Ginger growers back move for stronger biosecurity
GYMPIE region ginger growers have backed a move for stronger laws on biosecurity.
The support comes after horticulture organisation Growcom called for the Import Risk Analyses of pineapples, ginger and potatoes to be overturned.
The advice followed a report released from the Rural and Regional Affairs and Transport Reference Committee, which outlines the effects of imported produce on Australian growers.
The local ginger industry has experienced several difficulties in the past two years and Gympie grower John Dickfos said if biosecurity laws were not tightened, it would be another knock for the industry.
"We have had all sorts of pressures: pests, climate change and drought, and this is another issue to deal with," he said.
"If something is not done (with biosecurity) it will eat away at our viability.
"Our industry is worth saving and it's significant to hundreds of people."
The Australian Ginger Industry Association has recommended the importation of fresh ginger from Fiji be reassessed.
President Anthony Rehbein said Federal Minister for Agriculture, Barnaby Joyce, must consider tougher restrictions.
"We have argued from the outset that the extent and quality of the scientific information used by the department to underpin the draft Import Risk Analysis and measure risk was woefully inadequate," Mr Rehbein said.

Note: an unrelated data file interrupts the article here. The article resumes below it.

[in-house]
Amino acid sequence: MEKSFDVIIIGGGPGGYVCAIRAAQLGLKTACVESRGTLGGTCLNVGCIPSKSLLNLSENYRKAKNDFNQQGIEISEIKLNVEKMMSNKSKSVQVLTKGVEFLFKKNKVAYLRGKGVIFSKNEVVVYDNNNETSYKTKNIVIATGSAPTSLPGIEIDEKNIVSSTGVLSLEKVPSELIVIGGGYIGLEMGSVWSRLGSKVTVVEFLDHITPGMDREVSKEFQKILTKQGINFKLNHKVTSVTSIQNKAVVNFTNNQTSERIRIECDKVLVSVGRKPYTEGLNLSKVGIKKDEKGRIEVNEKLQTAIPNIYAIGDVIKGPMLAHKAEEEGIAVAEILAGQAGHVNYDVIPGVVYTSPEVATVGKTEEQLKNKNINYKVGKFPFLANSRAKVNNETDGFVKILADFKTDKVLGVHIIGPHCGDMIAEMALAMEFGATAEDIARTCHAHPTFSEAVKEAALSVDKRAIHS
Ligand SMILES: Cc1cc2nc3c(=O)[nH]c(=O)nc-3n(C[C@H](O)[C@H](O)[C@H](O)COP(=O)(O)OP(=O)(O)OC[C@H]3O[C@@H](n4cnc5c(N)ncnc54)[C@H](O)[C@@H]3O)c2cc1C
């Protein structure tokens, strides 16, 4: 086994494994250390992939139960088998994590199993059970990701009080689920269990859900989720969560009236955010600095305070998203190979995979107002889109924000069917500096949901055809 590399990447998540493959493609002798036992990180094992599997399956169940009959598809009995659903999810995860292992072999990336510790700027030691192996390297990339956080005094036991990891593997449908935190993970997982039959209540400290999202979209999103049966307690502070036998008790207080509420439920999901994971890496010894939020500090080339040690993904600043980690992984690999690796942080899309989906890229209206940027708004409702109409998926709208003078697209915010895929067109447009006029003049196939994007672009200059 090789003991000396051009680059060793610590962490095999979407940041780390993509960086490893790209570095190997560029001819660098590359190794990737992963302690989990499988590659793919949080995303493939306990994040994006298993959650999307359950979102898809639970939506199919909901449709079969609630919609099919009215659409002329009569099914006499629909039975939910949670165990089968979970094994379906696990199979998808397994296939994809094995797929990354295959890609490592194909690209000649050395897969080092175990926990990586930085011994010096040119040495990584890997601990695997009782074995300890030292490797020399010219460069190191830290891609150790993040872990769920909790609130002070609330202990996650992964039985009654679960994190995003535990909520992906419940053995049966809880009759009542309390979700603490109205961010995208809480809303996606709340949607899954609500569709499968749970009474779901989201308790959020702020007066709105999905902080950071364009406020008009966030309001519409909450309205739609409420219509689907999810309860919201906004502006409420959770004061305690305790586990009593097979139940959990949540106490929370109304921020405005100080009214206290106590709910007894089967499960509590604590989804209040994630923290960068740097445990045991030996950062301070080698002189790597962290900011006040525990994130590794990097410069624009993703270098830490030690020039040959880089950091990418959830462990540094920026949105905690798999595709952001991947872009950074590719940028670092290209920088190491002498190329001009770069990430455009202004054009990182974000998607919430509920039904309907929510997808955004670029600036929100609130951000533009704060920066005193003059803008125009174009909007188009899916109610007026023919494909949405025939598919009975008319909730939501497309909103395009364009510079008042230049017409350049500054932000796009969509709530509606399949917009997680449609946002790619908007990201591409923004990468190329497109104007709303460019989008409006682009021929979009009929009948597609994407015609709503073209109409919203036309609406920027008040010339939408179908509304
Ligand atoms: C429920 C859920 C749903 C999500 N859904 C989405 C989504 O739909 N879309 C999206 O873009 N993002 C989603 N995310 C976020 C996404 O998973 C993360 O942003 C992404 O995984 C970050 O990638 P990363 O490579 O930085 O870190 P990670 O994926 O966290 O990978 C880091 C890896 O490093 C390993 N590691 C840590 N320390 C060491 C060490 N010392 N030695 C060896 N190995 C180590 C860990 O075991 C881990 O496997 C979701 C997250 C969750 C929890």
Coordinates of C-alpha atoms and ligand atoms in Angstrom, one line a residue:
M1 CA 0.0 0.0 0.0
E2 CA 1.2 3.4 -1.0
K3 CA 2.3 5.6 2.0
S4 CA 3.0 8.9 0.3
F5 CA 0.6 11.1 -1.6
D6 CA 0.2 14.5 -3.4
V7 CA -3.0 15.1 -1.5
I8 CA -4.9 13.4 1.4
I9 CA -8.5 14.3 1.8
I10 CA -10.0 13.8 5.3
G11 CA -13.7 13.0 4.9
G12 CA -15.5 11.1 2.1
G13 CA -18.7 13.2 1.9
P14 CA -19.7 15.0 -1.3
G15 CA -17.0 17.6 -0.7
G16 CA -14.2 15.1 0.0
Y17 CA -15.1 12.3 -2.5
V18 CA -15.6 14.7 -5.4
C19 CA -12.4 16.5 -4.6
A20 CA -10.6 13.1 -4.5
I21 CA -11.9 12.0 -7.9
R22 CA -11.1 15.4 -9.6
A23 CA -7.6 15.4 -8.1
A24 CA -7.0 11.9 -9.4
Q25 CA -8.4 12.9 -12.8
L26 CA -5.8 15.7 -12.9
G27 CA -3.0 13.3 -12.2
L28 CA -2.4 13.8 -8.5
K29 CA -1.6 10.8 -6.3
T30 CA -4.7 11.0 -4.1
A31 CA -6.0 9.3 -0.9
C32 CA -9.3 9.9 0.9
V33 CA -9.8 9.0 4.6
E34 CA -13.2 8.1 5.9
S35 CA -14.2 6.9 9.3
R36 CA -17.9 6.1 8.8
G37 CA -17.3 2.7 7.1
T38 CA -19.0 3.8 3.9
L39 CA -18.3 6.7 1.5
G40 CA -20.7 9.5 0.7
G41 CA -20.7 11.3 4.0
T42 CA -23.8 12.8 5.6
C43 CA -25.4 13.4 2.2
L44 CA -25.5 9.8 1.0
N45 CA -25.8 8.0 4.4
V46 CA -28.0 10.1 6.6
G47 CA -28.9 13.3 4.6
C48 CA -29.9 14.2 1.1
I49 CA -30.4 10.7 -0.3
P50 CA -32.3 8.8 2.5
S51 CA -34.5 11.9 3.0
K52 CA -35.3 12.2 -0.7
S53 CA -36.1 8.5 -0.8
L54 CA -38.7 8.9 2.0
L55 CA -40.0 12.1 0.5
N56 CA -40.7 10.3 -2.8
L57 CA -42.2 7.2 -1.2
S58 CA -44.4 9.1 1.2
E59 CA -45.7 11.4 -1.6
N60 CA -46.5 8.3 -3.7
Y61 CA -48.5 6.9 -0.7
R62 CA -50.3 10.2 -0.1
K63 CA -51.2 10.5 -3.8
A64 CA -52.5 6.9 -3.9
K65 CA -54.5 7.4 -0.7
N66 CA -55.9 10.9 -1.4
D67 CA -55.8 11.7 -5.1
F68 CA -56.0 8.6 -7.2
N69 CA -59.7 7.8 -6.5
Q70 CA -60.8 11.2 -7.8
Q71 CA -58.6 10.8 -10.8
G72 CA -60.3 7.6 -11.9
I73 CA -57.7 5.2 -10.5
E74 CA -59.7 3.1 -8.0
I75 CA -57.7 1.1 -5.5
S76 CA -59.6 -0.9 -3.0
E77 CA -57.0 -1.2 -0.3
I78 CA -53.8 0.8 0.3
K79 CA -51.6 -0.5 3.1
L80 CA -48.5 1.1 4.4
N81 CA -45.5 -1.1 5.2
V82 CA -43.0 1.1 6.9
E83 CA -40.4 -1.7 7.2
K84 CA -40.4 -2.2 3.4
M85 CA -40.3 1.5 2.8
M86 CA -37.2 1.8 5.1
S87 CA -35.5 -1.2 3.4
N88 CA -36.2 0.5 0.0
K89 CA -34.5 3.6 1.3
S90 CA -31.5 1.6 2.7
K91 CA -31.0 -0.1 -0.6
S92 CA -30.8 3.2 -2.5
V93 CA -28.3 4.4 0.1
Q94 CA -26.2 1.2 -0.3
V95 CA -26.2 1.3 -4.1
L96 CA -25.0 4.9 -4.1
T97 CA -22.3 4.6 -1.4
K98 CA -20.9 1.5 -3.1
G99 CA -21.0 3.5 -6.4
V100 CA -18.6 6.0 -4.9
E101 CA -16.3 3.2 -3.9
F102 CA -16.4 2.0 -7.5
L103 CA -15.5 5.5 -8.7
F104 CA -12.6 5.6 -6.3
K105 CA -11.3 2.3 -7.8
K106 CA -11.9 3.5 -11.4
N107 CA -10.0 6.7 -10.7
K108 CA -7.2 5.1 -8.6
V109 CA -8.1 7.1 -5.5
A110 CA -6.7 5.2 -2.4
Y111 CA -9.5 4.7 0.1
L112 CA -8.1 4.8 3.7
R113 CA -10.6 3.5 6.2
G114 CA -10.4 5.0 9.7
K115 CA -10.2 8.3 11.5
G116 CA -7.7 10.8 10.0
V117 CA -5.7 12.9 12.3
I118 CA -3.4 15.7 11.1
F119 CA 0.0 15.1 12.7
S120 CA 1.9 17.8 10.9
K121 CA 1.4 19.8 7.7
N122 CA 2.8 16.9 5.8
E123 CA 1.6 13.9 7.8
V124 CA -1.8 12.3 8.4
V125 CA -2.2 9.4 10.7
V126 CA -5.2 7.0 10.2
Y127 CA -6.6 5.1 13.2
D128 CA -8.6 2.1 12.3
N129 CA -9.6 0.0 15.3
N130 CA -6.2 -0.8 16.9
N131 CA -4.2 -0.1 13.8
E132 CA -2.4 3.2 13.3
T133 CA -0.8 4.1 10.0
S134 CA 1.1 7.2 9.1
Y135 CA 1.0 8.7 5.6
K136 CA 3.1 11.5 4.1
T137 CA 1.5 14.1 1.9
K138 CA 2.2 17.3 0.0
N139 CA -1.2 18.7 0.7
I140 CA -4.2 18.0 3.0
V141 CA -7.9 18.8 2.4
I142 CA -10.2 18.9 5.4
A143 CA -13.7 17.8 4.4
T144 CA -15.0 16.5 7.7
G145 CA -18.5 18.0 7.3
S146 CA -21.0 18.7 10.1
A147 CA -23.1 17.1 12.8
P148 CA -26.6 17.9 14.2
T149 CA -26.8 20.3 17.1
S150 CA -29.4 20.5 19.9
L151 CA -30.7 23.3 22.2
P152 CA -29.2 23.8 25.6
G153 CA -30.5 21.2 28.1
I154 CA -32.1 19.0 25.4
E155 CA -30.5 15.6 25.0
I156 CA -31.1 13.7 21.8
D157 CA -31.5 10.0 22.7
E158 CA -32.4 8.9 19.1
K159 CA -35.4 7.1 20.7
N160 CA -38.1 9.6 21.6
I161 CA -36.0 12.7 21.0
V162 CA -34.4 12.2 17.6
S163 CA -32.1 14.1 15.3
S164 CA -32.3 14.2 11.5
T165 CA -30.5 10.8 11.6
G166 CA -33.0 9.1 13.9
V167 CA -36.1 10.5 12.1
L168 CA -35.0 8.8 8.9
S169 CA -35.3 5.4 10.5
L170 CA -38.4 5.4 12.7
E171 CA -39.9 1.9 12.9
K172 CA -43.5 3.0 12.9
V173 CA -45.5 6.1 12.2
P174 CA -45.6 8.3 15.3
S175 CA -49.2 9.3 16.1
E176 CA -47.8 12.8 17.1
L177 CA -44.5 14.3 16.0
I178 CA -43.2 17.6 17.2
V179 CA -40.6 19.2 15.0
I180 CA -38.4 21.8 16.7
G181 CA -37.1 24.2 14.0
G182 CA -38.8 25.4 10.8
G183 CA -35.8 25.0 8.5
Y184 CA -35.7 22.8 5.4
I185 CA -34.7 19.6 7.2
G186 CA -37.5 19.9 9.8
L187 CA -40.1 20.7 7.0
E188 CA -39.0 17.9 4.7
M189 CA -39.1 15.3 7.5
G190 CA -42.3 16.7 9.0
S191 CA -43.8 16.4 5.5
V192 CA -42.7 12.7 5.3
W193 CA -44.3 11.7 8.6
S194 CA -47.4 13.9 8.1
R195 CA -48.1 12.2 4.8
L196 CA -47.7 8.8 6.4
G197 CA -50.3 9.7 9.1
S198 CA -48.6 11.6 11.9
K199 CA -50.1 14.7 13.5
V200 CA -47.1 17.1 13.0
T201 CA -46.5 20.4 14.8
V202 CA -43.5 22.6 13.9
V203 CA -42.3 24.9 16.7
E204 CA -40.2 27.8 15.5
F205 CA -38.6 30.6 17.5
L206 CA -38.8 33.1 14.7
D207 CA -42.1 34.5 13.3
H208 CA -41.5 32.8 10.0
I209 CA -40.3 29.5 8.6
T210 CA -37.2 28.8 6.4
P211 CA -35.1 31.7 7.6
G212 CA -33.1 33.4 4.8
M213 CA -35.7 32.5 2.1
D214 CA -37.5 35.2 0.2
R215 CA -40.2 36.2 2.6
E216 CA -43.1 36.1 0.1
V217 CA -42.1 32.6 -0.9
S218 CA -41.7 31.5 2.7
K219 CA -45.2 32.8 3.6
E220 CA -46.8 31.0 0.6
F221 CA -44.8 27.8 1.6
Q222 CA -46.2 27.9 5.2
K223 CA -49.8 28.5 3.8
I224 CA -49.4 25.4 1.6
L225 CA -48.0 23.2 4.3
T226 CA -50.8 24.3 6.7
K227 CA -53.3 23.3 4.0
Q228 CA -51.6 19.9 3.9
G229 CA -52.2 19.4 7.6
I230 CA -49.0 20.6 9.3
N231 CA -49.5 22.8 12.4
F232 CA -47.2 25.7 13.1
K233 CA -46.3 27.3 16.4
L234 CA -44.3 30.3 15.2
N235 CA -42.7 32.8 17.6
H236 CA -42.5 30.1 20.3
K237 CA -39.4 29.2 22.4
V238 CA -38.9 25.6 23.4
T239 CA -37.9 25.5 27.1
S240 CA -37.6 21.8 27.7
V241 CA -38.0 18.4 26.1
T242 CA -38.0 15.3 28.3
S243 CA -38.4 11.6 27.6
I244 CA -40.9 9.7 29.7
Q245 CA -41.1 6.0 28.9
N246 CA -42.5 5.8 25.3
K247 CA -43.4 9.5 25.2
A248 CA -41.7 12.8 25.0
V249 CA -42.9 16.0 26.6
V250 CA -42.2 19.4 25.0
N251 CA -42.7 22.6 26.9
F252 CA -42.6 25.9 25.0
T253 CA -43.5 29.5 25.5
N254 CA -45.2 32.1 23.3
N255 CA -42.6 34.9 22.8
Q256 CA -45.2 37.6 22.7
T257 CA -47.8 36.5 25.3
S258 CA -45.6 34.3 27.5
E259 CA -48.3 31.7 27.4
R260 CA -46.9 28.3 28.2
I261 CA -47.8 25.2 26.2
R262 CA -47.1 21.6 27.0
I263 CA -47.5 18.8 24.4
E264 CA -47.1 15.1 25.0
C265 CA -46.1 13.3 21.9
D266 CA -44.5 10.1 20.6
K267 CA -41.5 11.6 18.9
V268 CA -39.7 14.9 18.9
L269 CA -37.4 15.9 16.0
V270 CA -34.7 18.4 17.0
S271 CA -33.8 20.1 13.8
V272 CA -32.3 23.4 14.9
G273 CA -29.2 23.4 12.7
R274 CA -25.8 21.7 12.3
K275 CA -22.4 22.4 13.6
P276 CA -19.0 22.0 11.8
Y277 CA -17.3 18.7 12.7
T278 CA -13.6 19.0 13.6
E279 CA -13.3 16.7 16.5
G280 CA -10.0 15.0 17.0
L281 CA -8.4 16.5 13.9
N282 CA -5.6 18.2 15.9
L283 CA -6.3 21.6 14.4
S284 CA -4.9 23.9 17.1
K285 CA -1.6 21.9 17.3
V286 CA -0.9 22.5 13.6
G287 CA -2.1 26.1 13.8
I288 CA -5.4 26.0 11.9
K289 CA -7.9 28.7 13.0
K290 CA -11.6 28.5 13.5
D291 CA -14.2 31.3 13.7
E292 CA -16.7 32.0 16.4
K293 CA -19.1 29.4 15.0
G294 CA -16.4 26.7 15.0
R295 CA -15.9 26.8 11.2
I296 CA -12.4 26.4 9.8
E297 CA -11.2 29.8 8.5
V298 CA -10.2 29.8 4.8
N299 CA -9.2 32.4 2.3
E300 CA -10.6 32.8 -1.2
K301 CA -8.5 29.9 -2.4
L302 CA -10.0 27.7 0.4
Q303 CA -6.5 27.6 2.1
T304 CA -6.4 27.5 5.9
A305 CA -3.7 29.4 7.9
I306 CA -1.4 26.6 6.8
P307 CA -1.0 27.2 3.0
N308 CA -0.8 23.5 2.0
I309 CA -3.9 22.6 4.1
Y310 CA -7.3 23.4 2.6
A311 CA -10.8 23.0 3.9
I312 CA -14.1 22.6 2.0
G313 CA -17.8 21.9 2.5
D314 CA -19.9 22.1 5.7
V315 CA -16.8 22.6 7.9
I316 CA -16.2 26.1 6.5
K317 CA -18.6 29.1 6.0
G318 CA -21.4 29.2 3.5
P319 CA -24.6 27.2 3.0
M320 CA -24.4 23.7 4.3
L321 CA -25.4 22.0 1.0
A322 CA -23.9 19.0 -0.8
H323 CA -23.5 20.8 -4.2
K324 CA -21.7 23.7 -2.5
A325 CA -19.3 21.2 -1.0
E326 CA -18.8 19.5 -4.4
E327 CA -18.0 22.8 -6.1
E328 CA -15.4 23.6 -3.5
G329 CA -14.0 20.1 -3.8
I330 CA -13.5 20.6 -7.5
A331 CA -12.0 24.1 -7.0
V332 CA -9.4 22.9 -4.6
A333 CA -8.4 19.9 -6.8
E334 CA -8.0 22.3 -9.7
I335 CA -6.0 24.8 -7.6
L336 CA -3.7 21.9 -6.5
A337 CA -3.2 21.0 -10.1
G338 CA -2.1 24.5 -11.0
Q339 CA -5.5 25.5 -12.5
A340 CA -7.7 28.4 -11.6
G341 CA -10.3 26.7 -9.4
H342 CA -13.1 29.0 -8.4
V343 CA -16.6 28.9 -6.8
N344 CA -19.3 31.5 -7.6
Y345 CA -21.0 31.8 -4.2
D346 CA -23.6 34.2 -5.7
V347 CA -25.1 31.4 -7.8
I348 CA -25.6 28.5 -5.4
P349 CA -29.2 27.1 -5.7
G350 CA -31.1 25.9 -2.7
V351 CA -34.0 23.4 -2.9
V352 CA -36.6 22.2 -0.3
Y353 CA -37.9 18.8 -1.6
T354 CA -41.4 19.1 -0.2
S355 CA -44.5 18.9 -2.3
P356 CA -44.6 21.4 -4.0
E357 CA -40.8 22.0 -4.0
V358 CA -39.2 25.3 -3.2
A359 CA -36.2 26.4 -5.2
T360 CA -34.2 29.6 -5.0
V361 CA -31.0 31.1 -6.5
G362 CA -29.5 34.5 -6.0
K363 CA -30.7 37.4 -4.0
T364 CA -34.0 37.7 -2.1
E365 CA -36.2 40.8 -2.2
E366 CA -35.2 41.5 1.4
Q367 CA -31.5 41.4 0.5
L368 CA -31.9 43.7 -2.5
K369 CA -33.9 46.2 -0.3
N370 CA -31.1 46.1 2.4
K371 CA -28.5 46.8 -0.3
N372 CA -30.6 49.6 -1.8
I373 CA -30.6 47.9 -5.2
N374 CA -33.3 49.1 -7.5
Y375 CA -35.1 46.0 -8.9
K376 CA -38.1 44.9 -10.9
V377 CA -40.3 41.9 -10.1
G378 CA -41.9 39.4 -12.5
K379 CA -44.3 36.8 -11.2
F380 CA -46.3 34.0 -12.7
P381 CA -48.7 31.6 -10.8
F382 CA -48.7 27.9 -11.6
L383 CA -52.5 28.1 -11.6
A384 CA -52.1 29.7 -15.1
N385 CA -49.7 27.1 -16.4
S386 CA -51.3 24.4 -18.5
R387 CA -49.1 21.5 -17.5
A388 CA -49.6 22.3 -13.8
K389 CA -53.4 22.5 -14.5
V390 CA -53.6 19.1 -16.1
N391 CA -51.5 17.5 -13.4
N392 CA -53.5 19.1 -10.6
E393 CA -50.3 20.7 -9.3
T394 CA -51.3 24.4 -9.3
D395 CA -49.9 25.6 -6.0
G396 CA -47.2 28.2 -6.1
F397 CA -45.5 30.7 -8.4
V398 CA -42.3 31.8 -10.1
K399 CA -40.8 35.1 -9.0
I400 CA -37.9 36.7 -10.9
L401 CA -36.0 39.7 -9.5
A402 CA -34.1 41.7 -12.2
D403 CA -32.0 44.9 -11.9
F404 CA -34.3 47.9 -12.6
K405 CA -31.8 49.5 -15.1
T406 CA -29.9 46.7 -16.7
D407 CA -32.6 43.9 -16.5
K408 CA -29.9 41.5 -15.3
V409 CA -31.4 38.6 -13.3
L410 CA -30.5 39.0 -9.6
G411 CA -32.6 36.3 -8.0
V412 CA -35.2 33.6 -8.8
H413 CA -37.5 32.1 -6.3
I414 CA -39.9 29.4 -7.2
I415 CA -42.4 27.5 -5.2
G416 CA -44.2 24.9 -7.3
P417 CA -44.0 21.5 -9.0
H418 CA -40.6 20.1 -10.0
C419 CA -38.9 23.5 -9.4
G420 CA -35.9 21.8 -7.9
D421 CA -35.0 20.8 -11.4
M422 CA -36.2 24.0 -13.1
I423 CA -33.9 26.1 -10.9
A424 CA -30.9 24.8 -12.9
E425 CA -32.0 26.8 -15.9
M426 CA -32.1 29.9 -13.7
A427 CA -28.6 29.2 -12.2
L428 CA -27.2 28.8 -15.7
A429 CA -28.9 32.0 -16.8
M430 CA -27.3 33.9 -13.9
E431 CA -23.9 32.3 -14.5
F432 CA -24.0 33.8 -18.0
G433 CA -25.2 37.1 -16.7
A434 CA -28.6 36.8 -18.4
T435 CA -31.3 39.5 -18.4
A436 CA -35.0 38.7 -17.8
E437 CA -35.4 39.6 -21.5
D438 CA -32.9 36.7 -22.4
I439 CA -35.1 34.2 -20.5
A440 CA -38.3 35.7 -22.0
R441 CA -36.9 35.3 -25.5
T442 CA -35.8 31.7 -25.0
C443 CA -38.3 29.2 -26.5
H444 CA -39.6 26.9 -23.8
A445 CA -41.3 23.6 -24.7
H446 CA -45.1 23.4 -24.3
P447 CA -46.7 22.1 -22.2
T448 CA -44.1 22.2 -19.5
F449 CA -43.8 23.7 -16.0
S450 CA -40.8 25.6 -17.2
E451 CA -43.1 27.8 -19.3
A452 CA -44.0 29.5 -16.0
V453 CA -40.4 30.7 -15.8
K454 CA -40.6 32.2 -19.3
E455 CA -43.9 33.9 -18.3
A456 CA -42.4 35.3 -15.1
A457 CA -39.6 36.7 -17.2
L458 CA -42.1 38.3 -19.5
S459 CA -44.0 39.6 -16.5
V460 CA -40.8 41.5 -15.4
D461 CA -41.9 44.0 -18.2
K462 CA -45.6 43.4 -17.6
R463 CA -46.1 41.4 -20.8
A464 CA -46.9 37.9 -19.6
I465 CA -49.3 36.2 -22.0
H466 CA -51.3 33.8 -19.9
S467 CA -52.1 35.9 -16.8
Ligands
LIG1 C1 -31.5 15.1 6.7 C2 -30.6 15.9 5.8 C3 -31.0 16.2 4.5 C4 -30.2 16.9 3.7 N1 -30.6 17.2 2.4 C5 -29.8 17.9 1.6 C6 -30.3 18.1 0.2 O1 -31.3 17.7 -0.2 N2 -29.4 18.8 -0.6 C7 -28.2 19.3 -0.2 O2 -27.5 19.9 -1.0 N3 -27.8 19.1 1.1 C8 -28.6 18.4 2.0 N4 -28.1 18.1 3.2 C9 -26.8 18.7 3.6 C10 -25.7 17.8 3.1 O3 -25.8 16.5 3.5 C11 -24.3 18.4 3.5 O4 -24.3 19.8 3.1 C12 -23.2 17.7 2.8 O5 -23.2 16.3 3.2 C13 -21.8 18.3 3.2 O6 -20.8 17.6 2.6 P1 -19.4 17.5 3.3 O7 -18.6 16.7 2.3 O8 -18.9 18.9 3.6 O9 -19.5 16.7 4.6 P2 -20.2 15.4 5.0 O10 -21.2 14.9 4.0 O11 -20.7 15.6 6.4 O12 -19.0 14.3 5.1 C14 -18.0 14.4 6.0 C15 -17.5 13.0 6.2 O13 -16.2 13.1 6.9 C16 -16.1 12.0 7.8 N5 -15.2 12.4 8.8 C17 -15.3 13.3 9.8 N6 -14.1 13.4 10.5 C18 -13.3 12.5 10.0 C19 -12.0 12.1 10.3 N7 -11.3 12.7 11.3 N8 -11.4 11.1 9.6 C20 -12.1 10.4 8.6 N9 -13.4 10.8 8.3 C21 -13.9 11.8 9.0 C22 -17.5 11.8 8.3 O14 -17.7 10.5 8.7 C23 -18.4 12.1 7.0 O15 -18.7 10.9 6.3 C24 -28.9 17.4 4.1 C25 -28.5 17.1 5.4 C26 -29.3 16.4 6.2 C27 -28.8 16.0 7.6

Gympie and regional grower Shane Templeton agreed, adding there had not been enough research conducted in Fiji to determine all the risks of imported ginger.
"There are two pests we are concerned about: the yam scale and Fijian burrowing nematode," he said.
"We have always questioned whether Fiji has enough scientific evidence about disease and pests.
"Biosecurity Australia has said the risk was not strong enough and we feel due diligence has not been served and the senate inquiry upholds that."
Chief advocate Rachel Mackenzie said Joyce needed to consider the recommendations made regarding the biosecurity concerns.
"These are based on scientific analyses of the very real threats to domestic production from identified pests, including bacterial fruit collapse and heart rot in pineapples," she said.
"We understand our call to overturn these IRAs is unchartered waters but the findings of the committee are unequivocal that the Department of Agriculture, Fisheries and Forestry has been lax in protecting Australia's biosecurity.
"Now that the focus has turned once again to increasing Australia's agricultural production and productivity to meet Asian food demands, and in particular to growing overseas markets for exports, it is to be hoped biosecurity threats to future markets will be taken more seriously."